As Bitcoin went from something so cheap and insignificant to taking the number two spot in the category of global news of 2017, the world’s attention to cryptocurrencies is getting more intense. With thousands of new ICOs and coins emerging, people started to look for alternative coins that could be “the next Bitcoin” – in the sense of having their value multiplied by hundreds or even thousands. One of these hopes would be Ripple.

Whereas Bitcoin was launched in 2009 to be an alternative global currency that proposes solutions to the problems of government-controlled, real-world fiat currencies, Ripple was actually a real-time gross settlement system (RTGS) network that would also enable its users to perform currency exchanges and remittances. Ripple itself was released in 2012 by the Ripple company – as opposed to Bitcoin, that was released under the authority of no central figure. A quick, arguable summary is clear then: since Ripple was founded by a company, it doesn’t provide much decentralization when compared to Bitcoin. We’ll see further below as to what makes these two crypto assets different.

Note: all prices and market caps are from CoinMarketCap (hereafter referred to as CMC) as of June 26th, 2018.


Bitcoin’s current price is around $6,233.71, while Ripple is sitting conveniently at around $0.480901. From the moment that Bitcoin was actively traded and listed on CMC, it has gone up from its starting value of $135.3 on Apr 28th, 2013, much higher than its initial price. Its lowest  price was $65.53 on July 5th, 2013, while its highest price was at a whopping figure of around $20,089 on December 17th, 2017. As for Ripple, it hit rock bottom figure exactly at $0.002802 on July 7th, 2014, only to shoot up to hit the ceiling at $3.49 on January 7th, 2018. Ripple started its journey on CMC at a price of $0.005874 on August 4th, 2013.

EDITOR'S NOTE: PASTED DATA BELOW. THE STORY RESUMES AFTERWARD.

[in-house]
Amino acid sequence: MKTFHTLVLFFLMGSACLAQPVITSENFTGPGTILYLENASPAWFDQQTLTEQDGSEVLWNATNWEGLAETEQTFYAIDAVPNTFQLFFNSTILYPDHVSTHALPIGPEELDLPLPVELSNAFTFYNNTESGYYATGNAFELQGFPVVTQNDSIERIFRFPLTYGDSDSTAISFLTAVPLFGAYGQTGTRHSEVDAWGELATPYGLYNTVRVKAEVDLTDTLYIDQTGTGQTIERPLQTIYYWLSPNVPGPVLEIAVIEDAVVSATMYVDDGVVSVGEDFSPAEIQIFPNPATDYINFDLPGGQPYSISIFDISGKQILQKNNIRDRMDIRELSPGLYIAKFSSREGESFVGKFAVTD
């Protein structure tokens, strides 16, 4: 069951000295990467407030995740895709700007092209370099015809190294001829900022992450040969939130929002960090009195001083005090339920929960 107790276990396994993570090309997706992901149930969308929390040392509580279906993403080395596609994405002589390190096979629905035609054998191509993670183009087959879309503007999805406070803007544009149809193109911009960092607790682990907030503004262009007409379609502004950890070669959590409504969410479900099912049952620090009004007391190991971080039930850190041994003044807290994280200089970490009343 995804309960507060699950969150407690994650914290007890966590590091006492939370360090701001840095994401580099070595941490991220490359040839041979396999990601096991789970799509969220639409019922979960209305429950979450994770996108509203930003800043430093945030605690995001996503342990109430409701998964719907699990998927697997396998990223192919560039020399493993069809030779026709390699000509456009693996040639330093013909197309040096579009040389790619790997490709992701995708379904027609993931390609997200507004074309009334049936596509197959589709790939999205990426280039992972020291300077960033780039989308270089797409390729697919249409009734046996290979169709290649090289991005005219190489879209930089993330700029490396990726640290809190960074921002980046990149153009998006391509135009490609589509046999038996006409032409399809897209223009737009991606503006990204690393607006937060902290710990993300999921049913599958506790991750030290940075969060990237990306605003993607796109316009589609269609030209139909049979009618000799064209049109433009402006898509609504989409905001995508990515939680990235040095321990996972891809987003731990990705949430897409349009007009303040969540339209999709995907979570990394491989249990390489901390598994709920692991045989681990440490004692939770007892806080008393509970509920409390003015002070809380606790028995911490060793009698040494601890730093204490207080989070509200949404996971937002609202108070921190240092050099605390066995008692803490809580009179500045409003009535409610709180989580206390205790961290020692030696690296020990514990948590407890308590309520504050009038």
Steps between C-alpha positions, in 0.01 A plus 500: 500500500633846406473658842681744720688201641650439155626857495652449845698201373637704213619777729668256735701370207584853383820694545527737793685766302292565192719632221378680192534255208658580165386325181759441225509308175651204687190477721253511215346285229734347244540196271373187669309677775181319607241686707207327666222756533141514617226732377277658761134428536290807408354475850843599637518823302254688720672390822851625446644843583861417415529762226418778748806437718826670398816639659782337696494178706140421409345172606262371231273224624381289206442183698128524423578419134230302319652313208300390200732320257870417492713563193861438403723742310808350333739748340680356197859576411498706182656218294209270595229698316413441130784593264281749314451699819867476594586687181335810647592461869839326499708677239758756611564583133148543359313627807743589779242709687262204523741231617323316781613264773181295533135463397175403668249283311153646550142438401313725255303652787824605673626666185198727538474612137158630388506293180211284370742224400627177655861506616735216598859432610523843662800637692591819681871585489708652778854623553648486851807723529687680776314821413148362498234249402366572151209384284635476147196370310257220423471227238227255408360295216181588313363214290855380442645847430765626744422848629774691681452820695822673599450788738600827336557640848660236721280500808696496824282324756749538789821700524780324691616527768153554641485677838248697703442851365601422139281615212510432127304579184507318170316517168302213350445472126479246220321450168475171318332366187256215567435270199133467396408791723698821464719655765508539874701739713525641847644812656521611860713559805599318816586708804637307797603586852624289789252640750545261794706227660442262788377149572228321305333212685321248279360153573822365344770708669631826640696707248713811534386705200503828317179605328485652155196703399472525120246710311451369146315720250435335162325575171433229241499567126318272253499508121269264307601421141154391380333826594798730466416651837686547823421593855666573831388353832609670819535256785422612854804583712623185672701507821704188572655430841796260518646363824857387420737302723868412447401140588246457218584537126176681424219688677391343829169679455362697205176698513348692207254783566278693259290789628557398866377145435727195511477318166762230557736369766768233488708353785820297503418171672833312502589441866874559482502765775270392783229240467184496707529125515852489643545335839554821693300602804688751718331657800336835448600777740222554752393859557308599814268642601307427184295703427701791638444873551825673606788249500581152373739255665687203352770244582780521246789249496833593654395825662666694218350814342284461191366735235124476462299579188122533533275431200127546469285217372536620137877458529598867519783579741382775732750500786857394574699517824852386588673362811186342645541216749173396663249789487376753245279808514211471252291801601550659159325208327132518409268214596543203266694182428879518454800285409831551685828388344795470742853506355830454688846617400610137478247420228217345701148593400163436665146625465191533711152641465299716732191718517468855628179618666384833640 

Market Caps

As the pioneering cryptocurrency that also brought with it Blockchain technology, Bitcoin has always taken the number one spot in terms of market cap. When it comes to Ripple, though, it started insignificantly around $46 million, dropping to the $24 million area before hitting the record high of $130 billion. Ripple is now still standing strong in the third position on CMC for its market cap, trailing behind Ethereum and Bitcoin, with a figure of $18.8 billion.